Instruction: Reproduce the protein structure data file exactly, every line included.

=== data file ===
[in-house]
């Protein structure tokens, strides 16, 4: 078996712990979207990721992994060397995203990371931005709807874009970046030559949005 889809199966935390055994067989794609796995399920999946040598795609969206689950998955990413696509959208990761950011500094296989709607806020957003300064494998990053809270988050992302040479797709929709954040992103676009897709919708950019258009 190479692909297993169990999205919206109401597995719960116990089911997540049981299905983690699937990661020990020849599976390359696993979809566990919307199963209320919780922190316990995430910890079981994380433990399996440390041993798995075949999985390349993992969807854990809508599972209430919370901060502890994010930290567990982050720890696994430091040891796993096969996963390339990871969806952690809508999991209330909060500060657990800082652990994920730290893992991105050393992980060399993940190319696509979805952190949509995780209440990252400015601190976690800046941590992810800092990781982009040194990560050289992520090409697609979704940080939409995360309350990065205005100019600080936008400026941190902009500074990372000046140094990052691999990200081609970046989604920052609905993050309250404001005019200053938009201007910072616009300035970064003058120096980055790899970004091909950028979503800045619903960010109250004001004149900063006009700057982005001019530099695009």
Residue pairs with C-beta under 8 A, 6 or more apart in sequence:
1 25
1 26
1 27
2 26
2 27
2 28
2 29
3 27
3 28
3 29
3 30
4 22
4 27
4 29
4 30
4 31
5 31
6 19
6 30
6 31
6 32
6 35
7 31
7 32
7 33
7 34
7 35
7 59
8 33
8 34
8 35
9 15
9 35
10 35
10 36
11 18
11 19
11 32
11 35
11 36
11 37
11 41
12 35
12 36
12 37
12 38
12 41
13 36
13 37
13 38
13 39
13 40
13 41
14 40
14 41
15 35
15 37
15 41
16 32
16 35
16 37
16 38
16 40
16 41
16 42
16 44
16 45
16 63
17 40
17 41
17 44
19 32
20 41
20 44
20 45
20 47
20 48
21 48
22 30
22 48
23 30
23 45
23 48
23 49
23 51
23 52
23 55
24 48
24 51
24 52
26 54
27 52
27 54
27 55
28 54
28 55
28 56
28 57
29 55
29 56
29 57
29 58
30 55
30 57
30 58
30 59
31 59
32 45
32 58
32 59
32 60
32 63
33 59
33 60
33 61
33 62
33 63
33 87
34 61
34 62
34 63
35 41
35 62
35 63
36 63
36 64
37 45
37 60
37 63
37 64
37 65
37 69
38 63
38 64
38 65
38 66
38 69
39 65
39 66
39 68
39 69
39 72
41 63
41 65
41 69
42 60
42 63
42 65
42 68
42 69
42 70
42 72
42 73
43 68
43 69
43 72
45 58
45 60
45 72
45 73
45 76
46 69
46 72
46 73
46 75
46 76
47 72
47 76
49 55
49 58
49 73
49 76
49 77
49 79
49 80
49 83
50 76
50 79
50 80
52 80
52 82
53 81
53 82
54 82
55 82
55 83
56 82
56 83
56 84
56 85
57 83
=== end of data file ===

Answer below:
[in-house]
């Protein structure tokens, strides 16, 4: 078996712990979207990721992994060397995203990371931005709807874009970046030559949005 889809199966935390055994067989794609796995399920999946040598795609969206689950998955990413696509959208990761950011500094296989709607806020957003300064494998990053809270988050992302040479797709929709954040992103676009897709919708950019258009 190479692909297993169990999205919206109401597995719960116990089911997540049981299905983690699937990661020990020849599976390359696993979809566990919307199963209320919780922190316990995430910890079981994380433990399996440390041993798995075949999985390349993992969807854990809508599972209430919370901060502890994010930290567990982050720890696994430091040891796993096969996963390339990871969806952690809508999991209330909060500060657990800082652990994920730290893992991105050393992980060399993940190319696509979805952190949509995780209440990252400015601190976690800046941590992810800092990781982009040194990560050289992520090409697609979704940080939409995360309350990065205005100019600080936008400026941190902009500074990372000046140094990052691999990200081609970046989604920052609905993050309250404001005019200053938009201007910072616009300035970064003058120096980055790899970004091909950028979503800045619903960010109250004001004149900063006009700057982005001019530099695009």
Residue pairs with C-beta under 8 A, 6 or more apart in sequence:
1 25
1 26
1 27
2 26
2 27
2 28
2 29
3 27
3 28
3 29
3 30
4 22
4 27
4 29
4 30
4 31
5 31
6 19
6 30
6 31
6 32
6 35
7 31
7 32
7 33
7 34
7 35
7 59
8 33
8 34
8 35
9 15
9 35
10 35
10 36
11 18
11 19
11 32
11 35
11 36
11 37
11 41
12 35
12 36
12 37
12 38
12 41
13 36
13 37
13 38
13 39
13 40
13 41
14 40
14 41
15 35
15 37
15 41
16 32
16 35
16 37
16 38
16 40
16 41
16 42
16 44
16 45
16 63
17 40
17 41
17 44
19 32
20 41
20 44
20 45
20 47
20 48
21 48
22 30
22 48
23 30
23 45
23 48
23 49
23 51
23 52
23 55
24 48
24 51
24 52
26 54
27 52
27 54
27 55
28 54
28 55
28 56
28 57
29 55
29 56
29 57
29 58
30 55
30 57
30 58
30 59
31 59
32 45
32 58
32 59
32 60
32 63
33 59
33 60
33 61
33 62
33 63
33 87
34 61
34 62
34 63
35 41
35 62
35 63
36 63
36 64
37 45
37 60
37 63
37 64
37 65
37 69
38 63
38 64
38 65
38 66
38 69
39 65
39 66
39 68
39 69
39 72
41 63
41 65
41 69
42 60
42 63
42 65
42 68
42 69
42 70
42 72
42 73
43 68
43 69
43 72
45 58
45 60
45 72
45 73
45 76
46 69
46 72
46 73
46 75
46 76
47 72
47 76
49 55
49 58
49 73
49 76
49 77
49 79
49 80
49 83
50 76
50 79
50 80
52 80
52 82
53 81
53 82
54 82
55 82
55 83
56 82
56 83
56 84
56 85
57 83